I have some questions for you.
- Do you believe the Bible is the Word of God?
- Do you believe the Bible is true? Inerrant? Infallible?
- Do you believe that Jesus is the way, the truth, and the life; that no man comes to the Father except through him?
- Do you believe salvation is found in and through Jesus alone?
- Do you believe a person must put their faith and trust in Jesus to be saved?
- Do you believe a person must put their faith and trust in Jesus to go to Heaven after they die?
- Do you believe the non-Christians will go to Hell when they die?
- Do you believe death could happen at any moment?
- Do you believe this life is preparation for the life to come?
- Do you believe the church has the obligation to go into all the world and preach the gospel to every creature (person)?
- Do you believe you can tell what a person believes is important by how they spend their time and how they spend their money?
Pretty straightforward questions. Not much room to wiggle, debate, or excuse.
Most Evangelicals would say yes to most, if not all, of these questions.
Now, if I really believed that Hell was real, death was certain, and Jesus was the only hope for humanity, I would spend every waking hour telling this to others. I would live simply and spend my money on making sure this message got out to the world. I would not waste one moment of my time with the frivolous things of this world, using that time to witness to others.
Surely, if what Evangelicals say they believe is true, the message JESUS SAVES is the most important message ever given to humanity.
Easter is the Christian proclamation that Jesus, the son of God, died on the cross for human sin and on the third day rose again from the dead conquering death and Hell. Truly there is VICTORY IN JESUS.
And all the people said, Amen.
So, explain something to me. Be honest.
Why is it that most Evangelicals LIVE like what I wrote above is a complete falsehood?
Most Evangelicals never share their faith with anyone.
Many churches go years without adding one new convert to their membership.
Most Evangelicals live, behave, and die just like their non-Christian neighbors, family, and friends.
It seems that Evangelicals don’t really believe what they are preaching.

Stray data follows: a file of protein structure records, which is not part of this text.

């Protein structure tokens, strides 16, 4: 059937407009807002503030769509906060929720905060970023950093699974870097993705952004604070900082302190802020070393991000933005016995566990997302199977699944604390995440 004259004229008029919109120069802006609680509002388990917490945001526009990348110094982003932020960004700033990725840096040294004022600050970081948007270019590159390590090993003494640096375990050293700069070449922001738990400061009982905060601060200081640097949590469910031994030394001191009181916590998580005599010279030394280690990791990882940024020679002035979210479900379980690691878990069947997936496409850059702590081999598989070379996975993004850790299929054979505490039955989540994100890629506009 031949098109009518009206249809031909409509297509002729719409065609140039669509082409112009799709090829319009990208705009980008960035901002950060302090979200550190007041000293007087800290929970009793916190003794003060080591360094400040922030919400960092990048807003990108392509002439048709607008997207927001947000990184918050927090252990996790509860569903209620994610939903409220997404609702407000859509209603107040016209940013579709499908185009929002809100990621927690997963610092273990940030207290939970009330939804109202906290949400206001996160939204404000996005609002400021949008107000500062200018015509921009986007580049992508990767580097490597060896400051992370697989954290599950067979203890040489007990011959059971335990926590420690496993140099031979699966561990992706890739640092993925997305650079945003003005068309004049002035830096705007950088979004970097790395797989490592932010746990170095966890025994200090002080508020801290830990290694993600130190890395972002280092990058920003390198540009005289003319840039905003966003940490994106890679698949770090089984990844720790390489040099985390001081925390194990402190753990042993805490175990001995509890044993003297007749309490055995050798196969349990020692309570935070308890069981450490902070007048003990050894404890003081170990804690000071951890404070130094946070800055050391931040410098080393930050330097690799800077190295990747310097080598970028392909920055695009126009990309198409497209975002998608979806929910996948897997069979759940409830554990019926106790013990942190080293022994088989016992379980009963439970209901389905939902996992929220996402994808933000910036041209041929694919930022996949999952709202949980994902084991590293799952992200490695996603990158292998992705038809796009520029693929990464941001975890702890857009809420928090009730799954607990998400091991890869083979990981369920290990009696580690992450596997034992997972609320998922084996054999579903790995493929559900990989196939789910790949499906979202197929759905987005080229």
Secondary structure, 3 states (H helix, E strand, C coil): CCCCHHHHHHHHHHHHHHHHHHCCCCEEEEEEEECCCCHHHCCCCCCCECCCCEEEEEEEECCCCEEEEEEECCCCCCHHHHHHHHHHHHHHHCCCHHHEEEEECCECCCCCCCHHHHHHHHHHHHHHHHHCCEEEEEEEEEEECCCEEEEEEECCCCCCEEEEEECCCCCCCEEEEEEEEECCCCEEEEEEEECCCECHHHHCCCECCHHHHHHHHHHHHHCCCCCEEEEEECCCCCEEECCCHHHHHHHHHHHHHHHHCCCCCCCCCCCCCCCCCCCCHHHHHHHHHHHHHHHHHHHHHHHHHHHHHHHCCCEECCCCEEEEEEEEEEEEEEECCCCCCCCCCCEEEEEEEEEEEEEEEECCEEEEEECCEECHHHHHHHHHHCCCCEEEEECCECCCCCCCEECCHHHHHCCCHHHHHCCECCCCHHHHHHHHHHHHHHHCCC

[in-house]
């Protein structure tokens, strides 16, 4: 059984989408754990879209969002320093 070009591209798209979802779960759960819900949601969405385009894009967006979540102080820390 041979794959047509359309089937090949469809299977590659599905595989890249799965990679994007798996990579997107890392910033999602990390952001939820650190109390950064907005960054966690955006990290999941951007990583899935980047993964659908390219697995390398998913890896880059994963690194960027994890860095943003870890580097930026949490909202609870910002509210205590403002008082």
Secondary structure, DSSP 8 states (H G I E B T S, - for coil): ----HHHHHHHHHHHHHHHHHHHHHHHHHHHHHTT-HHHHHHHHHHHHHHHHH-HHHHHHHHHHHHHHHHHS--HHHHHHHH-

I am not pointing a finger at you.
I am just asking for you to be honest.
If Jesus is the answer to all life’s questions.
If Jesus satisfies every deepest longing of every person.
If Jesus will clean up and change sinners.
If Hell is real.
If Heaven is real.
If death is certain.
Why do you live like none of this is true?
How many people did you share the gospel with last week? Last month? Last year? Since you have been a Christian?
How about your pastor? For all his talk about the gospel, how many people has he personally witnessed to this week? Last month? Last year? Since he entered the ministry?
How many new members have joined your church because they were witnessed to by a member of your congregation (transfers from other churches don’t count)?
How many new convert baptisms took place at your church last year?
My point in this little exercise is this: talk is cheap.
You want others to become a Christian.
You want others to follow Jesus.
Why should they?
If you don’t really believe the gospel, why should you expect anyone else to?
Here is my take on that matter.
Religion is a personal matter.
Even though the Bible says it is not, you live like it is, so you must believe it is.
Since it is a personal matter, each of us should be free to worship or not worship.
One thing we all agree on . . .
We all are going to die.
Let’s agree to leave the afterlife to the afterlife.
I am willing to settle up with God, if he exists, after I die.
Life would be so much better for everyone if each of us had the liberty to live life freely without being evangelized or coerced into making a religious profession (and let’s be honest, a lot of the evangelistic techniques used by Evangelicals are coercive).
This does not mean we can’t talk about religion. This doesn’t mean we can’t talk about the Bible.
But, let’s talk as fellow citizens of earth. Let’s talk as people who have in common shared humanity.
If we do this, you are relieved of the burden of witnessing and I am relieved of being an evangelistic target.
Let’s just be you and me.
Bruce Gerencser, 66, lives in rural Northwest Ohio with his wife of 45 years. He and his wife have six grown children and thirteen grandchildren. Bruce pastored Evangelical churches for twenty-five years in Ohio, Texas, and Michigan. Bruce left the ministry in 2005, and in 2008 he left Christianity. Bruce is now a humanist and an atheist.
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